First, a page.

These symptoms were hardly unique to Walt’s kingdoms. Once I started to see the sham scenery I couldn’t stop seeing it. I was visiting a couple of elderly friends in that same annus mirabilis 1989. They lived outside of Mechanicsburg, Pennsylvania. I was taken over to a Home Depot with them to buy a bookshelf. Their son, who was older than I was at the time, was given the task of getting it. A long rectangular box was placed in the car. I was assured that this was to become a sturdy wooden bookshelf. When we unpacked the thing in their garage I saw that indeed wood was a component of the structure. The “boards” were all made of some pressed wood muck, looking like the cellulose equivalent of hogshead cheese. Instructions were given in detail on how to properly screw the thing together. But there was a final step that took my breath away for sheer audacity. Accompanying the wood scrapings fashioned into timber were long panels of contact paper with photographs of real wood. These were to be dutifully laid over the headcheese to simulate the desired substance. Now the price of this monstrosity, certainly decayed and broken by now, was around sixty dollars. At that time twenty dollars worth of lumber and nails would have built a swell bookshelf exactly the same size. Aesthetically, veritably, ontologically this homely construction would have been the real thing. And like the shelves I am looking at today they would be admired and used many years hence. But for some reason this elegant solution didn’t even occur to these regular folks, just as it doesn’t to many people today.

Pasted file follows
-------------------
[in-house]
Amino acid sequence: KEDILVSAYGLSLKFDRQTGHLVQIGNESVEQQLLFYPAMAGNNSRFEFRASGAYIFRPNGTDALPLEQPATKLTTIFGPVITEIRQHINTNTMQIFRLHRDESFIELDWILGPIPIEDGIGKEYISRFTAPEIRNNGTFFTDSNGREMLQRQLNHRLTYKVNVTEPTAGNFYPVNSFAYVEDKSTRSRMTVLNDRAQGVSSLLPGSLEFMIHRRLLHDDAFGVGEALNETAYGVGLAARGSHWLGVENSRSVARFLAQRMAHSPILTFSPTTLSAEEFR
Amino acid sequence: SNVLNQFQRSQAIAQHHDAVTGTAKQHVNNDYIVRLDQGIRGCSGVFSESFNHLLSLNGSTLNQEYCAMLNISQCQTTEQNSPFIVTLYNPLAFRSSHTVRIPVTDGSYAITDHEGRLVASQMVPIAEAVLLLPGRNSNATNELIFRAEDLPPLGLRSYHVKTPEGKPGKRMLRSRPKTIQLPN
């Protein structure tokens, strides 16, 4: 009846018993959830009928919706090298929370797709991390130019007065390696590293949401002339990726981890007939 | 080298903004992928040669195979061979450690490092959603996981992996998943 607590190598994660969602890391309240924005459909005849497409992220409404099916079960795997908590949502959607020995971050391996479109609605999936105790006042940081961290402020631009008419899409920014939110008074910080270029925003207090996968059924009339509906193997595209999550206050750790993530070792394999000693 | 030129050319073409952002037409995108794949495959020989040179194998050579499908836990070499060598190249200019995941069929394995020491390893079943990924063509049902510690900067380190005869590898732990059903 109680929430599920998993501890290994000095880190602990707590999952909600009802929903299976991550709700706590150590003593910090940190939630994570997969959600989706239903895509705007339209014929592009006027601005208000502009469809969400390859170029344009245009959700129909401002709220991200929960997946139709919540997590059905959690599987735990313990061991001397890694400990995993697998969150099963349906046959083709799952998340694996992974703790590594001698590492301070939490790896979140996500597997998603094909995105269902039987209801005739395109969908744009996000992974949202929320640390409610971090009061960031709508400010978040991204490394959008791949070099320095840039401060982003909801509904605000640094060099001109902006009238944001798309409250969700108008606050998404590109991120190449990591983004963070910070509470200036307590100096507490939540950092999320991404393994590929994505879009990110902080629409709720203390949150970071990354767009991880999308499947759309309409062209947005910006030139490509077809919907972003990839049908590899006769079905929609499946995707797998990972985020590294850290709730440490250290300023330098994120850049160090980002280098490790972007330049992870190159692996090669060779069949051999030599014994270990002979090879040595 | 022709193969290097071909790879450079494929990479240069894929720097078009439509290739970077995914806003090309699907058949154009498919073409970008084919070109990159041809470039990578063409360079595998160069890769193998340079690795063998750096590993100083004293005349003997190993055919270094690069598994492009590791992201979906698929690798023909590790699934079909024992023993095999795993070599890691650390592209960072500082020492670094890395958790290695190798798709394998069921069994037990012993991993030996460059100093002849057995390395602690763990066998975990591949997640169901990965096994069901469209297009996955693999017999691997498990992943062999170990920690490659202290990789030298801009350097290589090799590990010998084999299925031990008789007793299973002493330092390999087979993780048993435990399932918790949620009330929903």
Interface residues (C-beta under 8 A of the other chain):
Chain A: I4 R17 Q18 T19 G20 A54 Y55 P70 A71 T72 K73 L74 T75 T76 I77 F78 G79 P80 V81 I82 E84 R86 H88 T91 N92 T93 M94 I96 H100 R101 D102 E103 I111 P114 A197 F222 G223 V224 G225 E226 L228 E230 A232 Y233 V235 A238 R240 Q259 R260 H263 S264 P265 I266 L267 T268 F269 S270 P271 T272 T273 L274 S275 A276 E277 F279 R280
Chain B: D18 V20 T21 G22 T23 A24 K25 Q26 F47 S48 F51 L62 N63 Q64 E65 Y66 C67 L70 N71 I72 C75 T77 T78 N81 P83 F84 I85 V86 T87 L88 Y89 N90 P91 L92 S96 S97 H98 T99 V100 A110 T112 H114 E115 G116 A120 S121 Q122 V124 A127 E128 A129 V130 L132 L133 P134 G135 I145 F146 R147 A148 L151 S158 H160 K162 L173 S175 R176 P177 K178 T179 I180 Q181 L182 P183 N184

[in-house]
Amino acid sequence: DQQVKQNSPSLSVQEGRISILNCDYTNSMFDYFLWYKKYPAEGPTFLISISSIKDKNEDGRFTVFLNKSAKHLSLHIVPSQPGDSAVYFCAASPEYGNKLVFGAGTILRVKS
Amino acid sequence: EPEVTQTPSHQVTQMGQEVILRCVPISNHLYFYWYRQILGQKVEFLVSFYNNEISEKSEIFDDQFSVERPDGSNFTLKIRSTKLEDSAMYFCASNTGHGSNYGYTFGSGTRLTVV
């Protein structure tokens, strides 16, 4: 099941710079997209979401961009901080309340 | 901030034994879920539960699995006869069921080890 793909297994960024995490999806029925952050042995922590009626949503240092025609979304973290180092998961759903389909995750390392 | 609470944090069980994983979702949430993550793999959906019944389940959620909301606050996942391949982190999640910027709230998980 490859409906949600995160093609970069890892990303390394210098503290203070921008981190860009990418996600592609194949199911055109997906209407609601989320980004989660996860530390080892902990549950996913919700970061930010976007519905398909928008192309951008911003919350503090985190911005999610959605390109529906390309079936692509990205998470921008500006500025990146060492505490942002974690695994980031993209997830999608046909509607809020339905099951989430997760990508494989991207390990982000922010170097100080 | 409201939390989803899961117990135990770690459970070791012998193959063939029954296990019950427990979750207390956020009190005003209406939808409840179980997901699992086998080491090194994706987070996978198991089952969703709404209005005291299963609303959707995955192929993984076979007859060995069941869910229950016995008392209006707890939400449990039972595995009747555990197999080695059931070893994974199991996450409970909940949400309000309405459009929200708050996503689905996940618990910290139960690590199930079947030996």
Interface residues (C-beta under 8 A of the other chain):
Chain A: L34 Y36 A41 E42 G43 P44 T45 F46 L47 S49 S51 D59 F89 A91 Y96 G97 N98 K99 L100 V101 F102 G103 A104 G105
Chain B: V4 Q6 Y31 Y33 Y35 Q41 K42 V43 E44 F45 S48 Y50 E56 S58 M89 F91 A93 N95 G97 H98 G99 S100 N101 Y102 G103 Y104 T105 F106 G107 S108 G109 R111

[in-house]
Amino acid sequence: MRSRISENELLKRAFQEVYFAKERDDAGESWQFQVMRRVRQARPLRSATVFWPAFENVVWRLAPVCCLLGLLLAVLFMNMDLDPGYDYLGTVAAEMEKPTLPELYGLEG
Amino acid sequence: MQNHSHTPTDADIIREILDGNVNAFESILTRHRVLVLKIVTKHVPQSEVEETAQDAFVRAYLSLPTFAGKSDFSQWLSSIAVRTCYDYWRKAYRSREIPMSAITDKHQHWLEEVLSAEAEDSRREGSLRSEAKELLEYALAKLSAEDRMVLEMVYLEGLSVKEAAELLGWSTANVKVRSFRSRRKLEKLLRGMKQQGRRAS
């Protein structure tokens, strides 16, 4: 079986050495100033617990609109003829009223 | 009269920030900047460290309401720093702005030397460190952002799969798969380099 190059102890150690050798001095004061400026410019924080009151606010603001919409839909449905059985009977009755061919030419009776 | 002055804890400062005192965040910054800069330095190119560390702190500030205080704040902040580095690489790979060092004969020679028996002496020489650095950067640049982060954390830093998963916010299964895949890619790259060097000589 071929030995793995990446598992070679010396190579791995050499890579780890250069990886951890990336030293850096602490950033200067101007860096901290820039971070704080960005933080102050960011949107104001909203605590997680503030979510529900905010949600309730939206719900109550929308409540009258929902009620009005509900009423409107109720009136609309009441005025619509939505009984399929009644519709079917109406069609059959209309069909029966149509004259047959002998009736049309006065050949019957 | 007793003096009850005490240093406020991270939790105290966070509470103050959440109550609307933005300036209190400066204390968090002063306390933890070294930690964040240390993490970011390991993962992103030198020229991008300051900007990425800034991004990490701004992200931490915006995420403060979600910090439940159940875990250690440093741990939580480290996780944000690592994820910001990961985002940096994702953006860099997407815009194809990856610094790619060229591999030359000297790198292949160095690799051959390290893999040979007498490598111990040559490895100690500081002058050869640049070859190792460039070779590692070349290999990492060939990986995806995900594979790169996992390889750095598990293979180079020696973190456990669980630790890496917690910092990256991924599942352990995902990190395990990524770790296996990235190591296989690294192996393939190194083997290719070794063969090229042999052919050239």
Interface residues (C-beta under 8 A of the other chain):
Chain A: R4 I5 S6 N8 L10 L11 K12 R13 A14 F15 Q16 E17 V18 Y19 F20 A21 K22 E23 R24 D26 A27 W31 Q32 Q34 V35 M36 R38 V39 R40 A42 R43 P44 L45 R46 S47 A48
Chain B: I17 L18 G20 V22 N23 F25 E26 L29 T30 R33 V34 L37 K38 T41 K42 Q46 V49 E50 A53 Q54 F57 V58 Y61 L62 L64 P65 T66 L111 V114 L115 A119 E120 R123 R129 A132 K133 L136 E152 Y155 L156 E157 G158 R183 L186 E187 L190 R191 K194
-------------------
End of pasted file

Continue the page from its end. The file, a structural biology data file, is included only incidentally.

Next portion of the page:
I’ve puzzled over that for years as I observe the strange array of materials we surround ourselves with. Why do people settle for the cheap, which ultimately costs more, and the ugly, which disguises itself as the cute, the pretty, the charming? From linoleum designed to look like tiles to vinyl siding, again as so often, aping the appearance the appearance of actual wood. It’s interesting that these things often imitate the stone, wood, glass; textures that signify authenticity. It’s like there is a craving for reality without the faintest desire to actually touch it. Maybe it’s the splinters?